Because we live in flows, how we distribute and aggregate effects the social. As Dannah Boyd said “This idea suggests that you’re living in the stream: adding to it, consuming it, redirecting it” (2009). With an abundance of information to consume, it becomes vital to sort the information that is most relevant to us. More traditional forms of aggregation may be filing away important documents into a labelled folder, with each type of document – doctors letters, bills, receipts – in separate sections so that all the information is readily accessible but organised in a meaningful way. As the web becomes our most prevalent source of information these systems have to be put in place as otherwise information loses meaning as it can not be defined in its proper context. The consequences of having so much information available is also the demands of attention. Danah Boyd explains that while more people are able to add to the assemblage of information, attention is not divided equally. Hierarchies of attention are involved and one of the ways this is done is through aggregation. An example of online aggregation in the simplest forms is Facebook. The platform provides the ability to prioritise certain friends though categorizing them as aquaintences, friends, close friends or compiling other custom catagories. Notifications can then be received for those close friends and less notifications for those who are only aquaintences. Thereby directly affecting the social of our everyday lives. This example then becomes more complicated as Facebook algorithms try to predict what is deemed more relevant to you and what you want to consume on your feed, showing only what has the most likes, or showing things that can be monetized. This automatic aggregation can be slightly modified by choosing the “most recent” tab on the newsfeed options but it does serve as a possible issue of the future. By having our information aggregated for us ethics could be called into question as distributors have the ability to censor information.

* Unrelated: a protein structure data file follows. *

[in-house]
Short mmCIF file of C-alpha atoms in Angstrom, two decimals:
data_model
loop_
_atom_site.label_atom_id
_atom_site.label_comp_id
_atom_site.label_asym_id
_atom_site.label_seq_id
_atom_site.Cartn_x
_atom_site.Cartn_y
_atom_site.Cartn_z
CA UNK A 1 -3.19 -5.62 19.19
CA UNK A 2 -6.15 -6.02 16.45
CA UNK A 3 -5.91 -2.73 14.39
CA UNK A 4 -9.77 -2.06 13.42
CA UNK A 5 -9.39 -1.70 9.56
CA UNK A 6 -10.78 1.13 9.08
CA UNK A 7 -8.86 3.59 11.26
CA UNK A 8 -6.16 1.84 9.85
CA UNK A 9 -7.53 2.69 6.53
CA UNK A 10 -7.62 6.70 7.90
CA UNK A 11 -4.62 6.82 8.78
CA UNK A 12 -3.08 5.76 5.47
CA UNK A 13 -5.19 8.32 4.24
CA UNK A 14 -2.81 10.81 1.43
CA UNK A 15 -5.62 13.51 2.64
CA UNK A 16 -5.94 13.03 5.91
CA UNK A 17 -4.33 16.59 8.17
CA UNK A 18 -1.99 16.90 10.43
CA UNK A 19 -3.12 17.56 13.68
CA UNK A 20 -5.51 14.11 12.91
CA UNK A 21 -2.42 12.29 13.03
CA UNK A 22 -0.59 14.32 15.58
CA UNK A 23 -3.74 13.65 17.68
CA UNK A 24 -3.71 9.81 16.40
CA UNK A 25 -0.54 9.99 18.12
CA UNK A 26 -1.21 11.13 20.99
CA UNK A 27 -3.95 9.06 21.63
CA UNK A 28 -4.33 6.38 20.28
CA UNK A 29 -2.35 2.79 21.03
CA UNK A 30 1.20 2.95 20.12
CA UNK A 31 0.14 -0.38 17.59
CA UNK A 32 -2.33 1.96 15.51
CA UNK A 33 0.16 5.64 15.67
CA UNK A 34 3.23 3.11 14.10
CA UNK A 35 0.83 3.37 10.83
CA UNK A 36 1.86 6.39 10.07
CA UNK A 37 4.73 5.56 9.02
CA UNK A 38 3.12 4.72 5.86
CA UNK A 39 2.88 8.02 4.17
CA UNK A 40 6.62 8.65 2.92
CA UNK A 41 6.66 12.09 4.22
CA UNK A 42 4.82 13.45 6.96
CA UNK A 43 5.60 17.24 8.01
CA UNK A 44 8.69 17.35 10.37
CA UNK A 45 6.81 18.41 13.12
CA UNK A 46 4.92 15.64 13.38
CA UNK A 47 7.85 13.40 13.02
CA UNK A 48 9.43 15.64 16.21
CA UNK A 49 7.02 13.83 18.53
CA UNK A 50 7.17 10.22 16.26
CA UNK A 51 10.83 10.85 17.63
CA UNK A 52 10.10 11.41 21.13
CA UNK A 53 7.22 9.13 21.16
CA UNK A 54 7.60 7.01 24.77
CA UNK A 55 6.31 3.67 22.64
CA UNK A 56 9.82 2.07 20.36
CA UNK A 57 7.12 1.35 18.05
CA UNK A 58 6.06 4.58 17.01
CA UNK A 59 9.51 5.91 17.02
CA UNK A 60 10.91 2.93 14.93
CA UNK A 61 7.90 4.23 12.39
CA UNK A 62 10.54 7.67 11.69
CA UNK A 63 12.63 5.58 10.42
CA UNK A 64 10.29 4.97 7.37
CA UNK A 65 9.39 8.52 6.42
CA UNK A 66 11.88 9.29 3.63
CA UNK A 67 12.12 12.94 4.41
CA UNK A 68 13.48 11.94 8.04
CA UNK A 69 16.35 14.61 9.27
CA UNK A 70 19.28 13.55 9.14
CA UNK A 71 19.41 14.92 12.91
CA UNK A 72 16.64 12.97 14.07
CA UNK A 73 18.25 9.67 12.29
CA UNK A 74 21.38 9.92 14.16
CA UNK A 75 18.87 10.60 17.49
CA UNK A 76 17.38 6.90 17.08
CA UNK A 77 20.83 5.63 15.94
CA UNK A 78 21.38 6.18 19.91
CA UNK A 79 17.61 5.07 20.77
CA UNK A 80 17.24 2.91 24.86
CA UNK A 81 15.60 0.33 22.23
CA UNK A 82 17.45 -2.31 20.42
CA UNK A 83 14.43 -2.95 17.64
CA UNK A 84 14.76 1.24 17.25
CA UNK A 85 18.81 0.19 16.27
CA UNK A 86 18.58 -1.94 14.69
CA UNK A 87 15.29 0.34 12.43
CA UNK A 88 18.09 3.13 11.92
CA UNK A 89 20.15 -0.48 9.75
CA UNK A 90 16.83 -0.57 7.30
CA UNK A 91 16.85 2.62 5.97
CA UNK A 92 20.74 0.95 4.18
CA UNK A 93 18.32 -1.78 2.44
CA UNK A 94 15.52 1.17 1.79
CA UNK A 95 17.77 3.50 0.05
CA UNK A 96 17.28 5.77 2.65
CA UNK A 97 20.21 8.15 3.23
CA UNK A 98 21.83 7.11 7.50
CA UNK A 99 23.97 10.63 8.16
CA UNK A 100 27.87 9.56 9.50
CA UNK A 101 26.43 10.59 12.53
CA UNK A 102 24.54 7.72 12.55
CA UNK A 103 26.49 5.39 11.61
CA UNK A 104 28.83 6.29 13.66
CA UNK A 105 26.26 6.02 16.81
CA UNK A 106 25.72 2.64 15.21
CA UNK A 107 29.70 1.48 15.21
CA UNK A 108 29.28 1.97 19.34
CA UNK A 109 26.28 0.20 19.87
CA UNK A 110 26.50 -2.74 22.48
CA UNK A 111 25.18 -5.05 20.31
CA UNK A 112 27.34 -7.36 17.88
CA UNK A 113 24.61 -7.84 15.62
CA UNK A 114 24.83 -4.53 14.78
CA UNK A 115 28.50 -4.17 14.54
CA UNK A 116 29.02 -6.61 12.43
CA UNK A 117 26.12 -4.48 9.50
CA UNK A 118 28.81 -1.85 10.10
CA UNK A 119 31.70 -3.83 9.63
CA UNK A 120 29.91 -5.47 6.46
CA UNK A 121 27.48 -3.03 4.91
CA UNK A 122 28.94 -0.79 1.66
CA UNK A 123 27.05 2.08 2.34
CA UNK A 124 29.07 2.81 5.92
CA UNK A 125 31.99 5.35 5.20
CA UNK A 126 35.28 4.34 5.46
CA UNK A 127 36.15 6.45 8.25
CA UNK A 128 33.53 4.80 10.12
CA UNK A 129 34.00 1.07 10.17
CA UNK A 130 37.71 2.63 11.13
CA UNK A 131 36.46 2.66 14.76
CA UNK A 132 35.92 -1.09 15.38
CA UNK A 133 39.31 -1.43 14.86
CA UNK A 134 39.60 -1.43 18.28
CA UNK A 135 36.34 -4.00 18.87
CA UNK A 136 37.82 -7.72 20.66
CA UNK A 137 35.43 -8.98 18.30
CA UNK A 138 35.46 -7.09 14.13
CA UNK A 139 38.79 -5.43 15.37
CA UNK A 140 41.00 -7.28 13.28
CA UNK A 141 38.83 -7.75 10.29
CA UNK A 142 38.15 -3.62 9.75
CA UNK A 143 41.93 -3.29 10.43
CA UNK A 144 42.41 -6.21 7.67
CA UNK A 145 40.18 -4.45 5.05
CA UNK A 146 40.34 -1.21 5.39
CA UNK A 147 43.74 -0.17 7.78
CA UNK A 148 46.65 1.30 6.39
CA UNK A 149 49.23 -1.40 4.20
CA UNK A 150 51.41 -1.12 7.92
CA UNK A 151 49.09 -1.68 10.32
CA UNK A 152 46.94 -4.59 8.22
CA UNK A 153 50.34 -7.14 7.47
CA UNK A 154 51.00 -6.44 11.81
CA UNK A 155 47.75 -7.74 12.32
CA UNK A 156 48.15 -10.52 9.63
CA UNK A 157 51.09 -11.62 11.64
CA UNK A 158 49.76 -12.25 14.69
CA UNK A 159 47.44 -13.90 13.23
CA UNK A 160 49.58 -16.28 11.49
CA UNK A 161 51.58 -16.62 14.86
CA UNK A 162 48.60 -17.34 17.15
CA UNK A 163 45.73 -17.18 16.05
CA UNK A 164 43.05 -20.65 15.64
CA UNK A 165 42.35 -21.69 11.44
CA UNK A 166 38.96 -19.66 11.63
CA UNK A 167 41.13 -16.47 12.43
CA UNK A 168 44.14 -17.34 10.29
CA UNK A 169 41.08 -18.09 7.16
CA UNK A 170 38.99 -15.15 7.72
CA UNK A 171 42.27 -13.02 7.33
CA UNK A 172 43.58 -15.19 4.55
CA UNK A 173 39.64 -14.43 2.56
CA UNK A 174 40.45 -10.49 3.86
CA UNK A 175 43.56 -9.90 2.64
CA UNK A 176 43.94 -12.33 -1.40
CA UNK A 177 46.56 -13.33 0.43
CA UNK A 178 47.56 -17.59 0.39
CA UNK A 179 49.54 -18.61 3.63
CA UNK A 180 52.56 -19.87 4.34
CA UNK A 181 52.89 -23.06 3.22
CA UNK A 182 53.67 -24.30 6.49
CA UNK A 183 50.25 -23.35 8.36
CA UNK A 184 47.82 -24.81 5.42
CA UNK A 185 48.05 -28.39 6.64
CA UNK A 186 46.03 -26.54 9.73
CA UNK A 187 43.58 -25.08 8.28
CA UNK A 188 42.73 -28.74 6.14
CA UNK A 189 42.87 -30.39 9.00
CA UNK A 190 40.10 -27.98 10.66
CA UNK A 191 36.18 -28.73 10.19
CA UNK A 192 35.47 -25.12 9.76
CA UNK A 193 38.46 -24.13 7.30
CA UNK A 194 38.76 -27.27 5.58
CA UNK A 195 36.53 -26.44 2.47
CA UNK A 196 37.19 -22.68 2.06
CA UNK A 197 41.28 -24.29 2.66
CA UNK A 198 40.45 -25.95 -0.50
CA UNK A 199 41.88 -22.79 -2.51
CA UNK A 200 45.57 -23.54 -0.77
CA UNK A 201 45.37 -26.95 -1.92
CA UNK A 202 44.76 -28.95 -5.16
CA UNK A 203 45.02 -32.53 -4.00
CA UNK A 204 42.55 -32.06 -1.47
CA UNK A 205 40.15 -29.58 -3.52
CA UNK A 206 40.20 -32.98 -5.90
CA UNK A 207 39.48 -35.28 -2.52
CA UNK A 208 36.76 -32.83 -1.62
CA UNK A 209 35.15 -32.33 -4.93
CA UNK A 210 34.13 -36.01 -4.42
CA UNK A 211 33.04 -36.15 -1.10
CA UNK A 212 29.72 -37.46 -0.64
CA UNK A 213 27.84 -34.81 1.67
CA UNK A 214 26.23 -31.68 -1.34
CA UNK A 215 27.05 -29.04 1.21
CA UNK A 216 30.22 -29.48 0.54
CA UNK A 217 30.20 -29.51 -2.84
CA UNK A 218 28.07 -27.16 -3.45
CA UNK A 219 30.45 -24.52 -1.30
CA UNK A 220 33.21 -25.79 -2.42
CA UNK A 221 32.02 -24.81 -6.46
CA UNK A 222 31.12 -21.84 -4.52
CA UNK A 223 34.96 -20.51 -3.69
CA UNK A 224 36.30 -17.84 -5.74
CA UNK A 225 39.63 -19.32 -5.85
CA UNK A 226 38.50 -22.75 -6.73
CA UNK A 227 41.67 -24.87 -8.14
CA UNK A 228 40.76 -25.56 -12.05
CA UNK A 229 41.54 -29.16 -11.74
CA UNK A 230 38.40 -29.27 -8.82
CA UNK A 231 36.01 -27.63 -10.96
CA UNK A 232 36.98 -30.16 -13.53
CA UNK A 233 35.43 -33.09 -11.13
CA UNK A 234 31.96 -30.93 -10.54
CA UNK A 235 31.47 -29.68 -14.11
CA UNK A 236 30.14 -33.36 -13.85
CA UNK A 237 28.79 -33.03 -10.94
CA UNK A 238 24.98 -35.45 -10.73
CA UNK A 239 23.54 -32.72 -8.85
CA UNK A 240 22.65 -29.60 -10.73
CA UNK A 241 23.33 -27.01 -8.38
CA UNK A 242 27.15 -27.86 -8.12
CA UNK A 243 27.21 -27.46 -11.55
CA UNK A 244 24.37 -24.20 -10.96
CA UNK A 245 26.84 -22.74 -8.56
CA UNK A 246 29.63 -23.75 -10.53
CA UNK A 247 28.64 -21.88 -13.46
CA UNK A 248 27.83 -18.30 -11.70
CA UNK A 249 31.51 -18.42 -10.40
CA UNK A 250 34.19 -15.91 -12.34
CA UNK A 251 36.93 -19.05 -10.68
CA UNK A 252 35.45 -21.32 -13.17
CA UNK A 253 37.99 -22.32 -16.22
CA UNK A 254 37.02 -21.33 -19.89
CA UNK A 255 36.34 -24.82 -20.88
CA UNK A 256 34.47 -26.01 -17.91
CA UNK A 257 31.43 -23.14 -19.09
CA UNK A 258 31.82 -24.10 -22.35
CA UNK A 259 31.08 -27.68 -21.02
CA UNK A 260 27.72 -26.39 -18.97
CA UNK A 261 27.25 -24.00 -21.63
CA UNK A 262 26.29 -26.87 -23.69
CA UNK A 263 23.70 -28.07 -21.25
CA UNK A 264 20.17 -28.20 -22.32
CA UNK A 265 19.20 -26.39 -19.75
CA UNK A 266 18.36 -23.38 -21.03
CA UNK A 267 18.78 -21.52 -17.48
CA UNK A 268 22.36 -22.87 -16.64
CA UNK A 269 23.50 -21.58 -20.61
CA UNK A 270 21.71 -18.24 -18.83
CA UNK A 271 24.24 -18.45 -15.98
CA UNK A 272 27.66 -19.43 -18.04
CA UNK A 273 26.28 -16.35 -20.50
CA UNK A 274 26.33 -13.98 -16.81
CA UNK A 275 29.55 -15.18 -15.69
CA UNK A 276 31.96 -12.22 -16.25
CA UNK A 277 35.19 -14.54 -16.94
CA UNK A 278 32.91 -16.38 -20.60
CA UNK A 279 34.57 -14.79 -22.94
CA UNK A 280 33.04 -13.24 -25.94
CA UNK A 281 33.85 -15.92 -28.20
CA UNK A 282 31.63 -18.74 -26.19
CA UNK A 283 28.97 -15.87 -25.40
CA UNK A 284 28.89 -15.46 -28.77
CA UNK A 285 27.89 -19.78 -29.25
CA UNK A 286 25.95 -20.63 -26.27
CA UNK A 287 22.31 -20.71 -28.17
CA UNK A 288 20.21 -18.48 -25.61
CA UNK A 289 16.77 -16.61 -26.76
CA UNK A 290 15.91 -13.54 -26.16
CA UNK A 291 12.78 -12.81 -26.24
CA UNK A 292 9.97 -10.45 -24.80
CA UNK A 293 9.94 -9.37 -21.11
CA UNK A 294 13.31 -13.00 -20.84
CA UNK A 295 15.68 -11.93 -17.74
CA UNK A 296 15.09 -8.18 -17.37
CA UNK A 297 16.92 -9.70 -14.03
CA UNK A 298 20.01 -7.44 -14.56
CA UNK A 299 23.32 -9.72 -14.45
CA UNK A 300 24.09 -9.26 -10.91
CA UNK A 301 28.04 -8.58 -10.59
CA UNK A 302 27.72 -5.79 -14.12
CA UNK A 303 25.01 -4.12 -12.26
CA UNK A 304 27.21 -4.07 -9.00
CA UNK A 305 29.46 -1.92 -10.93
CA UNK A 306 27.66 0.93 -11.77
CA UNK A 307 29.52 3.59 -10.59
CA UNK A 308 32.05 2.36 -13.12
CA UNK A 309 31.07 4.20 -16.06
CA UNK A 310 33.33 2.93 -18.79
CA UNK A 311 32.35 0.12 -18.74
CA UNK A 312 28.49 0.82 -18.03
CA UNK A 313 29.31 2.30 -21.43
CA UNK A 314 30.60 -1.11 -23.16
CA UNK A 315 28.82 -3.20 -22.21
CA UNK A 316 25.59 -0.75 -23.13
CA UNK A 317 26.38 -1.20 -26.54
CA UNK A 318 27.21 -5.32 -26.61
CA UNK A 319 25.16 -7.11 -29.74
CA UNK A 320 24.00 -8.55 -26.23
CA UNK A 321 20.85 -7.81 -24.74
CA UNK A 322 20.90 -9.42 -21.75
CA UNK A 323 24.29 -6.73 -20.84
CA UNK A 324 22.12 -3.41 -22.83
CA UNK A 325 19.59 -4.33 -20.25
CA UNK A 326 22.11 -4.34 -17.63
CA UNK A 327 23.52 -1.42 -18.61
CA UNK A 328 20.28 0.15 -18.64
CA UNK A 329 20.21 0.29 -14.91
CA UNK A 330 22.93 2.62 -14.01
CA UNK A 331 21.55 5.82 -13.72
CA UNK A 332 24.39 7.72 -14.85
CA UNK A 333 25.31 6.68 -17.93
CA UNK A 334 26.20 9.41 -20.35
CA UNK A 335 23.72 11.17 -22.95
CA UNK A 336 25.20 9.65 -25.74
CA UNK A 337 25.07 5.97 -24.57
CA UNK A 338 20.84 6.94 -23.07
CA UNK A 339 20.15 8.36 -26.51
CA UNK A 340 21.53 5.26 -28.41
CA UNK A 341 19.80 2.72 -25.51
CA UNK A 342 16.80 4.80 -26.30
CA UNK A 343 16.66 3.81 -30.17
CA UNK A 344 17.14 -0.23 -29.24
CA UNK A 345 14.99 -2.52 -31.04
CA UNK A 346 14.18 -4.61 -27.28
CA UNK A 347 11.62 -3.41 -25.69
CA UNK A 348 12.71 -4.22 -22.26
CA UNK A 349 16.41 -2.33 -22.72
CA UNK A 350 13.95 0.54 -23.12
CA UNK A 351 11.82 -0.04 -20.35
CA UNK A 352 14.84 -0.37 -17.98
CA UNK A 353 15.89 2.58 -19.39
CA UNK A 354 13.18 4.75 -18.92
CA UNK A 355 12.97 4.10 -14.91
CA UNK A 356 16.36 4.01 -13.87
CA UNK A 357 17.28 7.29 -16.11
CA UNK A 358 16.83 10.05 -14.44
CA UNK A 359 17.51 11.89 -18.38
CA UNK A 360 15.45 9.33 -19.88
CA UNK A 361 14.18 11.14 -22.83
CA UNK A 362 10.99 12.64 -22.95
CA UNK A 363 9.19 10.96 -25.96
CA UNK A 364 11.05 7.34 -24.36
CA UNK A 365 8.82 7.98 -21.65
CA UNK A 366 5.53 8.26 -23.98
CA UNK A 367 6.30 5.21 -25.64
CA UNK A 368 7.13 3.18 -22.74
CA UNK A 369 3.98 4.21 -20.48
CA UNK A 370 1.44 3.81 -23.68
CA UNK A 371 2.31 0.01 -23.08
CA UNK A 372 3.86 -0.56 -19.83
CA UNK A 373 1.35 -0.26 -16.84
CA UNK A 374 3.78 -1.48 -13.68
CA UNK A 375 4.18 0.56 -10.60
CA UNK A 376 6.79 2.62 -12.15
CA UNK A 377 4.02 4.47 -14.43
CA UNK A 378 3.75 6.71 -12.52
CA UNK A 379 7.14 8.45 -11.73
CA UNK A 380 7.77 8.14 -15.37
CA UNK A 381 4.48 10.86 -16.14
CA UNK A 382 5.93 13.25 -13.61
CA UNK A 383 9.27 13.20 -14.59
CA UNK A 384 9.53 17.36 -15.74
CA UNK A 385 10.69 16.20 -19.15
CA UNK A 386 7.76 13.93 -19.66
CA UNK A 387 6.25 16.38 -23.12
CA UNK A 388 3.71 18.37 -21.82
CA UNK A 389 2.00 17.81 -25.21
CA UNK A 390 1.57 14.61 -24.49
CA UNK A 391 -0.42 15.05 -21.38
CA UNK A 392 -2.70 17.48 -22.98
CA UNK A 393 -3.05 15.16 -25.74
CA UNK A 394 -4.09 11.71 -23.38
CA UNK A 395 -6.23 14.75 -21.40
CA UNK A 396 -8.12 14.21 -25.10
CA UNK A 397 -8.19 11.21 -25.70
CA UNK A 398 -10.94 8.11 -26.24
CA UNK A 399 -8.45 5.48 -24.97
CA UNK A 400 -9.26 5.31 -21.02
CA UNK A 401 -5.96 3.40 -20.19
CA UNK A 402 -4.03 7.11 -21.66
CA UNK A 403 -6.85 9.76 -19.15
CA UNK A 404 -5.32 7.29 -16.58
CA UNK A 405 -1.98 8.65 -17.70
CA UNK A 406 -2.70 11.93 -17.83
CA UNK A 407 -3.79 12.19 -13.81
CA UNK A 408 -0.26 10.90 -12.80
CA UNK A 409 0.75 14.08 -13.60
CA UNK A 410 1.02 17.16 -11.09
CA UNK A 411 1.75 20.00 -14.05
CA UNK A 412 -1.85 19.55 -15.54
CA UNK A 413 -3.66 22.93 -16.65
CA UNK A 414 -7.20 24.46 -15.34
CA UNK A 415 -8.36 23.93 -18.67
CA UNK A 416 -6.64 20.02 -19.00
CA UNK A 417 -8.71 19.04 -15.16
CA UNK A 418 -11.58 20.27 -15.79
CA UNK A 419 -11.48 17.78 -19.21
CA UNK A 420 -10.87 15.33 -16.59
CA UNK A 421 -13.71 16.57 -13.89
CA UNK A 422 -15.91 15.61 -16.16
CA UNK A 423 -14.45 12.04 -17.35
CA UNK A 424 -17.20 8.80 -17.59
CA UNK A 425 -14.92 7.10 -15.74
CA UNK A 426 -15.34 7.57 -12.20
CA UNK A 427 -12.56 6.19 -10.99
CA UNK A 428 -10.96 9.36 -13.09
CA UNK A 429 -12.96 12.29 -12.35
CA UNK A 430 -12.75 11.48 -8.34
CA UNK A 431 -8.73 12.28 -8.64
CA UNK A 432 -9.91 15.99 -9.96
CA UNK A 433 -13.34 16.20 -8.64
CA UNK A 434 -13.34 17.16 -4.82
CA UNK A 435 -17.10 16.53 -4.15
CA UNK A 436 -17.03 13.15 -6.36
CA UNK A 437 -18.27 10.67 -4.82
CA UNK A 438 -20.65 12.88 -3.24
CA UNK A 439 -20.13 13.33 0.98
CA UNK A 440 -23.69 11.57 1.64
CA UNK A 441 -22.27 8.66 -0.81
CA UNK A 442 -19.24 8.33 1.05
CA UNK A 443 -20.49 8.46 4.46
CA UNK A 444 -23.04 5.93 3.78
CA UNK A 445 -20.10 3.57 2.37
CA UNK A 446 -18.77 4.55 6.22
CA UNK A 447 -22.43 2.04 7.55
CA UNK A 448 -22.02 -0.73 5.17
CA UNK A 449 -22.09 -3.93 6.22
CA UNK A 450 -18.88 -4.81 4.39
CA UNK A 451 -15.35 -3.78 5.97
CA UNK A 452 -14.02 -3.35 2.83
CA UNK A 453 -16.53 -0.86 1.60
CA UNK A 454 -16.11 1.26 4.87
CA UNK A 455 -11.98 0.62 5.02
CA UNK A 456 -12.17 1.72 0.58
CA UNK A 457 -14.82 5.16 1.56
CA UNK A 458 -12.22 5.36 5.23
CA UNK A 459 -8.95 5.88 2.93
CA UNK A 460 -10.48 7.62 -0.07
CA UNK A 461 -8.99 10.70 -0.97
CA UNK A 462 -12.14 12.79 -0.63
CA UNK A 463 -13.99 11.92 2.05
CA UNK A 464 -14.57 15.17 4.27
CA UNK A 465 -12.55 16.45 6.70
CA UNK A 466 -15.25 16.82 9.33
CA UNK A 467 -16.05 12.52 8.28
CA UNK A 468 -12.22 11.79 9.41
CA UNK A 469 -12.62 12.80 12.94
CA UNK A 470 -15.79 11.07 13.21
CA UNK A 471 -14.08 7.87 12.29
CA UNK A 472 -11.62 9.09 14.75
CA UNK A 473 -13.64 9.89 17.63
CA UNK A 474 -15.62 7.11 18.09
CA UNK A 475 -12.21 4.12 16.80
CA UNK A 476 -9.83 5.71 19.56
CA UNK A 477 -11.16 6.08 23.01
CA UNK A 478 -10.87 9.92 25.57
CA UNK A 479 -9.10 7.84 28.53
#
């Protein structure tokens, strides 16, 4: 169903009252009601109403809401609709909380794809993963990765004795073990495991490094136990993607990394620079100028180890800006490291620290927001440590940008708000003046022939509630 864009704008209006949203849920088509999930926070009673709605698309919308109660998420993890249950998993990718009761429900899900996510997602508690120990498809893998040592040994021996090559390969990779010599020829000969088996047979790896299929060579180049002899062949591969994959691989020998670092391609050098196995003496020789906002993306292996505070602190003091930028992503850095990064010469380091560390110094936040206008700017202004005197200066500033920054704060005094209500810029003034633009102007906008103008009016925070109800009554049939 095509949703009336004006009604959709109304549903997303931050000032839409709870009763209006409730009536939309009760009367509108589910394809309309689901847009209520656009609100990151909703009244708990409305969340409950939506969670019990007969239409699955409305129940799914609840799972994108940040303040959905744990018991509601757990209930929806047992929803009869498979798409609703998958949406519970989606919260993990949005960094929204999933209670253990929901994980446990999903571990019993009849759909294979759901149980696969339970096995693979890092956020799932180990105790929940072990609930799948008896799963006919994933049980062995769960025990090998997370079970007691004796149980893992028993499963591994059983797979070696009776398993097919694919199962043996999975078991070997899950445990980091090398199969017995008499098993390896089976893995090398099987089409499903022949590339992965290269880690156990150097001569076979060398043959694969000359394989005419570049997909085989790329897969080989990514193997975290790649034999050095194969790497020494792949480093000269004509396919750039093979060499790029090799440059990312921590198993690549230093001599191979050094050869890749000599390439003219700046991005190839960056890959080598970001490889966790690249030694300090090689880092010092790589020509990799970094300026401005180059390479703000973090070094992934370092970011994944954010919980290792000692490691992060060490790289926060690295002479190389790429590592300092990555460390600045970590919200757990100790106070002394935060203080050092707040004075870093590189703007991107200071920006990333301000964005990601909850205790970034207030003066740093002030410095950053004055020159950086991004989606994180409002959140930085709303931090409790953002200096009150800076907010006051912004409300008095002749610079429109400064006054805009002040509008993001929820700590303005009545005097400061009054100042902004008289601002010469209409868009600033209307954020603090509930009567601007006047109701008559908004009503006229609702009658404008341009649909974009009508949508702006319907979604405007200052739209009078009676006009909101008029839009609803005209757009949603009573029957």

What Is Implied by Living in a World of Flow, Hubert Guillaud, Truthout January 2010
http://truth-out.org/archive/component/k2/item/87704:what-is-implied-by-living-in-a-world-of-flow
last accessed 16/10/2014

Visualisation

Originally we thought we should choose to create a visualisation around ‘how’ a colourblind person would see the world day to day by comparing photoshopped images. However, we realised that this is a fairly common visualisation to find via a simple google search. Instead we chose to visualise the statistics around the prevalence of colourblindness, and we were shocked at how common it is.
The core of this assessment is to make the invisible, visible. Our research on colourblindness led us to colourblindawareness.org- this website provided an abundance of statistics from which we could construct our visualisation. The form which we thought our visualisation aligned with was a point of debate amongst our group. On one hand, our visualisation does represent scientific data. However we concluded that the form concerning the visualisation of science within the public sphere is more suited, as you do not need a scientific understanding to engage with our visualisation.
We chose this form specifically so that our visualisation would act as a point of engagement but also a medium through which we would inform the public about awareness of this condition- which effects more people than expected.